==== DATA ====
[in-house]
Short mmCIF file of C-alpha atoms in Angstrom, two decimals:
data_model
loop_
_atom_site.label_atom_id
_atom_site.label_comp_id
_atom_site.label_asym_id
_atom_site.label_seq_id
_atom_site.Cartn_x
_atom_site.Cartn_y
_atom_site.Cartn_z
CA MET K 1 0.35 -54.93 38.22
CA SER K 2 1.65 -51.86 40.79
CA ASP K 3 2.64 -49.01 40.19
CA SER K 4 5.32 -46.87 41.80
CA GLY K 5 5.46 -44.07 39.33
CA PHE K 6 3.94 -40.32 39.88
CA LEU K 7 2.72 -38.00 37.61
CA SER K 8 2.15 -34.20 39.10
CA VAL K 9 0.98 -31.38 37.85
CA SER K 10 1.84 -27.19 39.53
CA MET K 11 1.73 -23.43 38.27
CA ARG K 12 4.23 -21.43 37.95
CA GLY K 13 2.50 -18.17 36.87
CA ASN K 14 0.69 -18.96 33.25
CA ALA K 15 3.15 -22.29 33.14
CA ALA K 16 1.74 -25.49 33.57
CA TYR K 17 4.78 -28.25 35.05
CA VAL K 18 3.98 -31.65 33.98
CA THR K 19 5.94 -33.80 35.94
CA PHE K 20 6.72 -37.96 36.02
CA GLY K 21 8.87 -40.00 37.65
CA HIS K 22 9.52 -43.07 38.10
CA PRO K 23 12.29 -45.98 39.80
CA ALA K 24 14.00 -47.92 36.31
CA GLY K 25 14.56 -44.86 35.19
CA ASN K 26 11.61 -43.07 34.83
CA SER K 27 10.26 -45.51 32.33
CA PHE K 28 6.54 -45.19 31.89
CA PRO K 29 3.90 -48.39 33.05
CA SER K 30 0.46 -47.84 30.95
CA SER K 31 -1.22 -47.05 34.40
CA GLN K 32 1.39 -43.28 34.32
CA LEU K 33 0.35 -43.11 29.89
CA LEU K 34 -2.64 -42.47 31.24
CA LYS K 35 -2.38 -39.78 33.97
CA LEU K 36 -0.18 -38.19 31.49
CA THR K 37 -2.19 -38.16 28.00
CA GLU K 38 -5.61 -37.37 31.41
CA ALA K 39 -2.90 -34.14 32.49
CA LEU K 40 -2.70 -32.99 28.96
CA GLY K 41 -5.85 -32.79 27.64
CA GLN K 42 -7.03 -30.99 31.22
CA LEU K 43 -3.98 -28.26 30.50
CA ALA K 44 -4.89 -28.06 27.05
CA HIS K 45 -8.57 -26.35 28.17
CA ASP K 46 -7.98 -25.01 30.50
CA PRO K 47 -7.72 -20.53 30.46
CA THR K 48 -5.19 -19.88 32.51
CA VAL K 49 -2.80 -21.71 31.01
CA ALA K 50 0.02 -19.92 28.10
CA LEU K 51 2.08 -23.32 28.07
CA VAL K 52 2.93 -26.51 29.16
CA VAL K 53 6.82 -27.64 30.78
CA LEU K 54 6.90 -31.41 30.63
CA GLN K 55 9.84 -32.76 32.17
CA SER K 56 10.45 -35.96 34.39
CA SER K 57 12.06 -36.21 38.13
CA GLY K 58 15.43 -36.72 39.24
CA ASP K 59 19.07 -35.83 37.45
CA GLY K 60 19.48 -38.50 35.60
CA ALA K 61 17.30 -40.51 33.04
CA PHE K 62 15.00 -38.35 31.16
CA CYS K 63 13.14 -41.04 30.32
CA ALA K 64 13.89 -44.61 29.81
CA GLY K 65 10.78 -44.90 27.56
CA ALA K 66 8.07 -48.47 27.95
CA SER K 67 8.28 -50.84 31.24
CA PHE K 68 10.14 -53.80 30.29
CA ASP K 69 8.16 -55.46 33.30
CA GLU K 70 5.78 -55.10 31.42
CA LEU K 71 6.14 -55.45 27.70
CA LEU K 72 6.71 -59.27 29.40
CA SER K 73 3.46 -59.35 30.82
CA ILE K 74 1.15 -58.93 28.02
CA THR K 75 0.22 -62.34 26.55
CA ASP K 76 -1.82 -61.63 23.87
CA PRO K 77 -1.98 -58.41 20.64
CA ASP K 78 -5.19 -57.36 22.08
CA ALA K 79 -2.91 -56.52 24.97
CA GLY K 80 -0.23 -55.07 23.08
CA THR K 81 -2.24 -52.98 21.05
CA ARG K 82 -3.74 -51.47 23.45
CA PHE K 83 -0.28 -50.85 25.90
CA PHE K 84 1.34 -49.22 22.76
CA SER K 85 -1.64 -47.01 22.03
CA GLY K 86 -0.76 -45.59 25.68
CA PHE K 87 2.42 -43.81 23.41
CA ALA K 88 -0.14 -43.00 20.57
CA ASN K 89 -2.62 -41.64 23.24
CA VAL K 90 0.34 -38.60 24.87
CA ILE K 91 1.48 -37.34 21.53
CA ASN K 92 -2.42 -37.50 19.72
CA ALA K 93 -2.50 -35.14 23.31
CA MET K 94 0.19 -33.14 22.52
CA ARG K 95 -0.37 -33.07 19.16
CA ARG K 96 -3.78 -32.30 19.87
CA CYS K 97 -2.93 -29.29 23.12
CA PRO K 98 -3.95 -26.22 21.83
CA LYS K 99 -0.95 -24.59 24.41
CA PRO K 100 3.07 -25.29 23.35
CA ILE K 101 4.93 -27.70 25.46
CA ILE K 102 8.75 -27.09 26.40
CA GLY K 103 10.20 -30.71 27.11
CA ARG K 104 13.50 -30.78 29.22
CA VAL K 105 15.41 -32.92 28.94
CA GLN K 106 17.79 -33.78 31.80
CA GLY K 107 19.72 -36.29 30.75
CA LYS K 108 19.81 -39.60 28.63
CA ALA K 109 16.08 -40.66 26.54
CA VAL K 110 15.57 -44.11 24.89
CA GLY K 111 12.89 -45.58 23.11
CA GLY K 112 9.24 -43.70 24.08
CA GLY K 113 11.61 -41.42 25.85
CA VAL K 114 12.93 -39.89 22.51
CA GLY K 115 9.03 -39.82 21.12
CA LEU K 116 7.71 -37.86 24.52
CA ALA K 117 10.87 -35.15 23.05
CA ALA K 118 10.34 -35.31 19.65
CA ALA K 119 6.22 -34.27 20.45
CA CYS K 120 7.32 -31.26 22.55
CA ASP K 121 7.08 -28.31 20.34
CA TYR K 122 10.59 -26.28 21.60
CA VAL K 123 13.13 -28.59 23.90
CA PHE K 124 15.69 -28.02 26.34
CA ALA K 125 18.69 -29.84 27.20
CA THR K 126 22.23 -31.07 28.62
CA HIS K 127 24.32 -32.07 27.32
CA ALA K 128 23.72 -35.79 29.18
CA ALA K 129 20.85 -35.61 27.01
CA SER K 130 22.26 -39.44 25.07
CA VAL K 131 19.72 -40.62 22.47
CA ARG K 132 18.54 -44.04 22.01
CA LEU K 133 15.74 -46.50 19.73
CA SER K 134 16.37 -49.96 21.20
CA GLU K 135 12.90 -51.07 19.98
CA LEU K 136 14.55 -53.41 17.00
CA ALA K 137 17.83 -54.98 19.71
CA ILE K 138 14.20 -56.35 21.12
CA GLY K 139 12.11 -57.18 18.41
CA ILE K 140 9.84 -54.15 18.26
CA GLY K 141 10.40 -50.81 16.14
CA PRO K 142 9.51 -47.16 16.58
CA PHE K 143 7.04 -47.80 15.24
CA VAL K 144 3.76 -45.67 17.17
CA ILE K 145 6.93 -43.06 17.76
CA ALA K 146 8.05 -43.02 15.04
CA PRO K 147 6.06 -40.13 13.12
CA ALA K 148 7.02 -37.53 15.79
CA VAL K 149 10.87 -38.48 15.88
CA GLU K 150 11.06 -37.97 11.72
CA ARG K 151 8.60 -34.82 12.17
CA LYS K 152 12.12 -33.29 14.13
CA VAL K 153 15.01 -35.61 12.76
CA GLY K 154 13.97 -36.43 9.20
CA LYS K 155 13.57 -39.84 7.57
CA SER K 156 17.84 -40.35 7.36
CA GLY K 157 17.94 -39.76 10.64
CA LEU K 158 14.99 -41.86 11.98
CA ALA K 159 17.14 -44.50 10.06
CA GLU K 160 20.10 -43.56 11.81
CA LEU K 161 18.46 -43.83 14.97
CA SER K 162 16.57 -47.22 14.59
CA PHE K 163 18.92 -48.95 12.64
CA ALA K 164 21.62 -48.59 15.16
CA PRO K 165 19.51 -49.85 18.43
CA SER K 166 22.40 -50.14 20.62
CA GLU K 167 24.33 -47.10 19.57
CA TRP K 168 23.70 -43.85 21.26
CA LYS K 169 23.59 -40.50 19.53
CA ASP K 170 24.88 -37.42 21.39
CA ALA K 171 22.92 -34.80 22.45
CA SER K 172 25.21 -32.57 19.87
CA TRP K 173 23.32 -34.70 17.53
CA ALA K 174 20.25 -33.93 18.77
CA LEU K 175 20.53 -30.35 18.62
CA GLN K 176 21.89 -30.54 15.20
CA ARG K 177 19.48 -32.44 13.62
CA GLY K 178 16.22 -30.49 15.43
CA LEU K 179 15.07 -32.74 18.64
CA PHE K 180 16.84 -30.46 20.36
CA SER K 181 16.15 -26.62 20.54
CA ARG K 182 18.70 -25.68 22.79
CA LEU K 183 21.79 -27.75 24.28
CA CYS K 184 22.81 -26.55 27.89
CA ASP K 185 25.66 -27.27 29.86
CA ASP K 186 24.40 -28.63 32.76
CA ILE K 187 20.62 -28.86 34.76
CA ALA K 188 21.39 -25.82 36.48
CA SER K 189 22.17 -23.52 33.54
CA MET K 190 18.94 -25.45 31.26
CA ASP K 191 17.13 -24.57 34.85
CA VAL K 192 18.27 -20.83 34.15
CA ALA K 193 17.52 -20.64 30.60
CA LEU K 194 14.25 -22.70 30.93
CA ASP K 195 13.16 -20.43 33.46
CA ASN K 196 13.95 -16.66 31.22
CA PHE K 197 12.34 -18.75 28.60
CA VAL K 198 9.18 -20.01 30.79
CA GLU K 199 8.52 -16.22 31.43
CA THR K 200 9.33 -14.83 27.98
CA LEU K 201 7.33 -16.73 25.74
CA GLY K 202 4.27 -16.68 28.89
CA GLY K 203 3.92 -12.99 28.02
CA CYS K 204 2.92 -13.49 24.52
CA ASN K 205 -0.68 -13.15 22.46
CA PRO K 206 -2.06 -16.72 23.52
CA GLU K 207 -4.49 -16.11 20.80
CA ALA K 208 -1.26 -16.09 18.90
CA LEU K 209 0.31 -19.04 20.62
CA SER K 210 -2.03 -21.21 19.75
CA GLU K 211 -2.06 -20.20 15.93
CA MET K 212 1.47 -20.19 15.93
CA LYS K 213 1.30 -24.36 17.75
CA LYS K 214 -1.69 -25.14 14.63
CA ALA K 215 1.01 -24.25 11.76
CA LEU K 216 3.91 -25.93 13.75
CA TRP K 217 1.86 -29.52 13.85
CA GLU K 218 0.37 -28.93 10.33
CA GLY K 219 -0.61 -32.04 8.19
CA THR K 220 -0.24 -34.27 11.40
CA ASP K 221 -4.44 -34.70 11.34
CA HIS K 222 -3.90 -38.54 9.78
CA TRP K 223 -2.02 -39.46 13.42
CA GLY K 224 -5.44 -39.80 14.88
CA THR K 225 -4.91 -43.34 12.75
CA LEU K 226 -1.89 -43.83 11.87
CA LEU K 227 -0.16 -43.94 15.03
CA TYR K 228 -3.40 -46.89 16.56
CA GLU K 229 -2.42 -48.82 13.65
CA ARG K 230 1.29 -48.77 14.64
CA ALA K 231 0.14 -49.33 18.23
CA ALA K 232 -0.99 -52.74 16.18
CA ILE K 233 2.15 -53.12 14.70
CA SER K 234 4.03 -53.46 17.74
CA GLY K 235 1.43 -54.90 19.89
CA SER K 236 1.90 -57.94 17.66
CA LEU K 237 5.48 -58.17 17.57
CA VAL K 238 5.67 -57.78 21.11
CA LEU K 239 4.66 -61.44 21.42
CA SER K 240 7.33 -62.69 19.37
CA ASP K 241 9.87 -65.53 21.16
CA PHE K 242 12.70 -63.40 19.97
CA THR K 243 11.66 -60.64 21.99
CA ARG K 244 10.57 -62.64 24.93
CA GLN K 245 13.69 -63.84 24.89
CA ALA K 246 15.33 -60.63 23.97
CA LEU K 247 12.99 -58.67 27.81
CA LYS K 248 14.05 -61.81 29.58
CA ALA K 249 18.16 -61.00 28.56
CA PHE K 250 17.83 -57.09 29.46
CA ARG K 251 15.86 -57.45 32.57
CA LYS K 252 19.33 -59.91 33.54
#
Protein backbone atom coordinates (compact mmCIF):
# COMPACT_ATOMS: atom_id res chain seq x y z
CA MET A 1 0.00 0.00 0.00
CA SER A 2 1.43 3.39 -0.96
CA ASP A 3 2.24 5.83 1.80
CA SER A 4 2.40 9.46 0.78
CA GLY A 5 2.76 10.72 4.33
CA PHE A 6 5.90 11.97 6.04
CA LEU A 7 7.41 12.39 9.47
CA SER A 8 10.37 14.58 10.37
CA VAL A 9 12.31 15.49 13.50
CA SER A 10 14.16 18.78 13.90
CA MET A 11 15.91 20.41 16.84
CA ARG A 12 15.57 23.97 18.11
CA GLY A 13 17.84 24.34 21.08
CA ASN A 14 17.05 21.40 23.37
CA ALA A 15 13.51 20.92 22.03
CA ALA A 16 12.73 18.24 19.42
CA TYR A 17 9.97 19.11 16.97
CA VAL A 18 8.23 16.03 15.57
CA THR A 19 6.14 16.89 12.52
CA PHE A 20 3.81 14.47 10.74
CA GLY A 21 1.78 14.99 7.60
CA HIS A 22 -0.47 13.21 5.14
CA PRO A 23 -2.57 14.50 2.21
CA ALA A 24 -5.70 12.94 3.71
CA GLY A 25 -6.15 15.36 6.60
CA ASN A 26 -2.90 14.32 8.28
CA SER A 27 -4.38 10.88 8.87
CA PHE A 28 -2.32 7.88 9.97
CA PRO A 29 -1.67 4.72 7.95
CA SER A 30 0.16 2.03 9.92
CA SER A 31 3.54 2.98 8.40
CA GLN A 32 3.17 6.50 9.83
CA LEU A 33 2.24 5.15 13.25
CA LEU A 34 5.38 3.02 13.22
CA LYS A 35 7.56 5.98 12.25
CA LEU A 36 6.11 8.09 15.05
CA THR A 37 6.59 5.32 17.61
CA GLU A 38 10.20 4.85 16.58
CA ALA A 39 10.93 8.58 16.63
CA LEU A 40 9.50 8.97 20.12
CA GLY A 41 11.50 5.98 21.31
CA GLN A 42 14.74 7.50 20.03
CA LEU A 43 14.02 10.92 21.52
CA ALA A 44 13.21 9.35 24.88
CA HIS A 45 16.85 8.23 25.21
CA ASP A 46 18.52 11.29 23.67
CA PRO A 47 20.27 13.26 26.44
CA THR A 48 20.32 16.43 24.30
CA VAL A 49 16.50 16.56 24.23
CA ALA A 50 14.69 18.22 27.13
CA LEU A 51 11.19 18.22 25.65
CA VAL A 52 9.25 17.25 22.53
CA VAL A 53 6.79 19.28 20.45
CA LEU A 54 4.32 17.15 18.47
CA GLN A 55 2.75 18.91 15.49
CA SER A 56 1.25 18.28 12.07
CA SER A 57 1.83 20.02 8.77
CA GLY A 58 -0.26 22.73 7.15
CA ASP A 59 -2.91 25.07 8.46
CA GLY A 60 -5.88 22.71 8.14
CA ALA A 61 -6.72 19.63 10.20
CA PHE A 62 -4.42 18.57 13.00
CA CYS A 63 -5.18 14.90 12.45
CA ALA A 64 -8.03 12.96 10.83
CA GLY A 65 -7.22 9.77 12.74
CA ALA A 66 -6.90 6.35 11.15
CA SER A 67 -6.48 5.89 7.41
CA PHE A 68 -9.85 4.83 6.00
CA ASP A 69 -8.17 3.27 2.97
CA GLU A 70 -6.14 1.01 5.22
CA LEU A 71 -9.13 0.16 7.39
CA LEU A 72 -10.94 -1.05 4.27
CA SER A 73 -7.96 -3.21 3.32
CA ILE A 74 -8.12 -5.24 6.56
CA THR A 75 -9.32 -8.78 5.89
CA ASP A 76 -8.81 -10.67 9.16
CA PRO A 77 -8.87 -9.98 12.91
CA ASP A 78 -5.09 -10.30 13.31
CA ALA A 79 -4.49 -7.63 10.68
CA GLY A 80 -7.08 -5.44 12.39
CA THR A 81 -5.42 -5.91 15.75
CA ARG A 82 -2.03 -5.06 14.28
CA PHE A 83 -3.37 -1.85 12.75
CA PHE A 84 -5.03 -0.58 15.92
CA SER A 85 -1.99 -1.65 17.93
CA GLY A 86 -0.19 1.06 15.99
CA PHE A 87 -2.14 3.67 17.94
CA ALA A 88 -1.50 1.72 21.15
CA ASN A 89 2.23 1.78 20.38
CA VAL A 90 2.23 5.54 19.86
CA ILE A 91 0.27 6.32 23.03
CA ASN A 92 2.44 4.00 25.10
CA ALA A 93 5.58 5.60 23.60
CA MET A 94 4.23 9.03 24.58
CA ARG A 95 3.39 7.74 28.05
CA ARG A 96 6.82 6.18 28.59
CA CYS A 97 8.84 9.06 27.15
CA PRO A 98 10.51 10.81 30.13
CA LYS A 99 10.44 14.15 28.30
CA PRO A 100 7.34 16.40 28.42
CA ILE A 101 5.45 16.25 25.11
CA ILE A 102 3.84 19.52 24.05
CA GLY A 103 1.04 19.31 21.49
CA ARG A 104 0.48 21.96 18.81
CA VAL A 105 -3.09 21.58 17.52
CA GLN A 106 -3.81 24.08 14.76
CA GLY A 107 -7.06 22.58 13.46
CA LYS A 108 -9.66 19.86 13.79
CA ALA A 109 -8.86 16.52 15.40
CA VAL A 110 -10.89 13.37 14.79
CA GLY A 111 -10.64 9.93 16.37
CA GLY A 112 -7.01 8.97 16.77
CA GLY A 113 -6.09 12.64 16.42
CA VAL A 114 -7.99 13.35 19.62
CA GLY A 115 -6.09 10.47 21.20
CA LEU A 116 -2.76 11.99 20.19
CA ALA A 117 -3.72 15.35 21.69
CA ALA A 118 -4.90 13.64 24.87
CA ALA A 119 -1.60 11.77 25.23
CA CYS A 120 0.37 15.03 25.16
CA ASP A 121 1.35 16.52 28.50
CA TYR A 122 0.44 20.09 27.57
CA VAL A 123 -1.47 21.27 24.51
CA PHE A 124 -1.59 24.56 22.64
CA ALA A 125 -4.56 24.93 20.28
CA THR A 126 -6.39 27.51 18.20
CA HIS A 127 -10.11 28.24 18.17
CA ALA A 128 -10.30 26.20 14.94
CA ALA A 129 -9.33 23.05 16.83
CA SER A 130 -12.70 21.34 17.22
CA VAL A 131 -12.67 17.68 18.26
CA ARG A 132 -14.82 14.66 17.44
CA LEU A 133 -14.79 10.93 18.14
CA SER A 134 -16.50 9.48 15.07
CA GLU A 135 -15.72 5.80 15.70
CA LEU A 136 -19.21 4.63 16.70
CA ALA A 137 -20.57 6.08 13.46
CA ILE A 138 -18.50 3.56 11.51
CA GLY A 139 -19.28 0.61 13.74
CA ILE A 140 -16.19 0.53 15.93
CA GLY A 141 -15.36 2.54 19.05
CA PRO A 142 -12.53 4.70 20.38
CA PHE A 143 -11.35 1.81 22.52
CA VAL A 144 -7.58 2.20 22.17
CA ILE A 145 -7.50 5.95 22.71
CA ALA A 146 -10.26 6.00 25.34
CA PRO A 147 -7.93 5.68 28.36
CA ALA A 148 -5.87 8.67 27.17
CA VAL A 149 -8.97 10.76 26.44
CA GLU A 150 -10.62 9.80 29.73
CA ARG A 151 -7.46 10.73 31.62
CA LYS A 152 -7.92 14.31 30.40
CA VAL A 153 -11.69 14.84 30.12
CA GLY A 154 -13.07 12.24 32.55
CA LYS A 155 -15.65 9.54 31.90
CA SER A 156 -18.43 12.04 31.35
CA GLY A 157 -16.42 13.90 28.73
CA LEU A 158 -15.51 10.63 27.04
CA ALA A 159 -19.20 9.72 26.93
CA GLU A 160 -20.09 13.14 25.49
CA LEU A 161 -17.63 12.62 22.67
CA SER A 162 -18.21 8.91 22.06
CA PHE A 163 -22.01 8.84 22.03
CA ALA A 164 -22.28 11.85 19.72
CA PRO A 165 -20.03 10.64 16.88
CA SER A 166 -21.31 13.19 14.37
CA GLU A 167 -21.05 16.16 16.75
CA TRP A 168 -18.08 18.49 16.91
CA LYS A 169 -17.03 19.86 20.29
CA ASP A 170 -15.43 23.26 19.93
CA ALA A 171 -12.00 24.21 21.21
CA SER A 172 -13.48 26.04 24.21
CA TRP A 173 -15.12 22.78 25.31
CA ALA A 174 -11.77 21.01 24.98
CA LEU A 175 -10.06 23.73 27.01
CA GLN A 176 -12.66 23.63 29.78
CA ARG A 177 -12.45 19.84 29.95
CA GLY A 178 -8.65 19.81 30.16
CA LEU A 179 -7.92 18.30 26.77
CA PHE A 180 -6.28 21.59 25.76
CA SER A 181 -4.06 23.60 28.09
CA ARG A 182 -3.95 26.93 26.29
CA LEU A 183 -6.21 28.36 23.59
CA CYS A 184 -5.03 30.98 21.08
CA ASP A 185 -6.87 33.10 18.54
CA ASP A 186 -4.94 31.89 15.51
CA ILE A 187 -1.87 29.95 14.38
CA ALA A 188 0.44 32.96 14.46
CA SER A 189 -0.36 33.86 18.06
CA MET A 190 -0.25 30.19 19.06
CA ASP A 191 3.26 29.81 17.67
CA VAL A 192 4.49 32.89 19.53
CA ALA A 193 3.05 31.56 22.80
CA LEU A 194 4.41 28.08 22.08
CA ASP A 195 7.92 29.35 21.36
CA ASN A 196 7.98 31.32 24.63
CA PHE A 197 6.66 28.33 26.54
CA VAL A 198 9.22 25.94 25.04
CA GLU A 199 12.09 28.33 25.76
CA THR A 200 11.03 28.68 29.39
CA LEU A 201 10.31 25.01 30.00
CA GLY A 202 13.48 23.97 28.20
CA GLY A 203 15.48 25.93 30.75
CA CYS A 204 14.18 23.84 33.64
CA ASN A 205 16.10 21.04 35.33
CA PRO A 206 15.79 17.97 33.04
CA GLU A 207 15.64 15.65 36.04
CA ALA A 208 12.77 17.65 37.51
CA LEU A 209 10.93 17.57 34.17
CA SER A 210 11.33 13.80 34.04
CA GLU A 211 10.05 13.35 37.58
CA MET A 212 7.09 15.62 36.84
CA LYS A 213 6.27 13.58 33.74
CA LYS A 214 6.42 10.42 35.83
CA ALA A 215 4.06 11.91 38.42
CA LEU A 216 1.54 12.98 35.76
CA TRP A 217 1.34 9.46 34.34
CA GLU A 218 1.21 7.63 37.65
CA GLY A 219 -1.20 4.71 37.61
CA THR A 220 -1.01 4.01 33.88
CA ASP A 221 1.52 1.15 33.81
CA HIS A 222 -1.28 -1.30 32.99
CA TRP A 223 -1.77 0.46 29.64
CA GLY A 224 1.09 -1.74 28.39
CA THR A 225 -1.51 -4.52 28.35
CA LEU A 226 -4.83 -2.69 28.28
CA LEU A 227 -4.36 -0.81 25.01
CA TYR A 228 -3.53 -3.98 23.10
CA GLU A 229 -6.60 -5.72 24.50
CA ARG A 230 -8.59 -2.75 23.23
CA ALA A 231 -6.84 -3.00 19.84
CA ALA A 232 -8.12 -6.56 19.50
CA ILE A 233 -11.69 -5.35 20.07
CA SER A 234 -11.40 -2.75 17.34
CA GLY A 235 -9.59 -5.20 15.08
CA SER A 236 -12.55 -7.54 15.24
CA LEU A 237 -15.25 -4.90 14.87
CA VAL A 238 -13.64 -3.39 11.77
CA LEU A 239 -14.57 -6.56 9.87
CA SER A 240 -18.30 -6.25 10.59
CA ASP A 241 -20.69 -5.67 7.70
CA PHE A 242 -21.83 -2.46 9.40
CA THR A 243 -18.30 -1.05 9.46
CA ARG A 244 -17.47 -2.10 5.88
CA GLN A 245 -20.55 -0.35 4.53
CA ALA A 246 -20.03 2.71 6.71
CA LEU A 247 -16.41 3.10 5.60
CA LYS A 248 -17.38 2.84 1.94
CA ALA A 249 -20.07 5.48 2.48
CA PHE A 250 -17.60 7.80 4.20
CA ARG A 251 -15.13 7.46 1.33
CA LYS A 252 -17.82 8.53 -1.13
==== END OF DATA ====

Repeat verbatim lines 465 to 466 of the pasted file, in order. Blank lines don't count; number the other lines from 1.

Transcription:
CA GLU A 199 12.09 28.33 25.76
CA THR A 200 11.03 28.68 29.39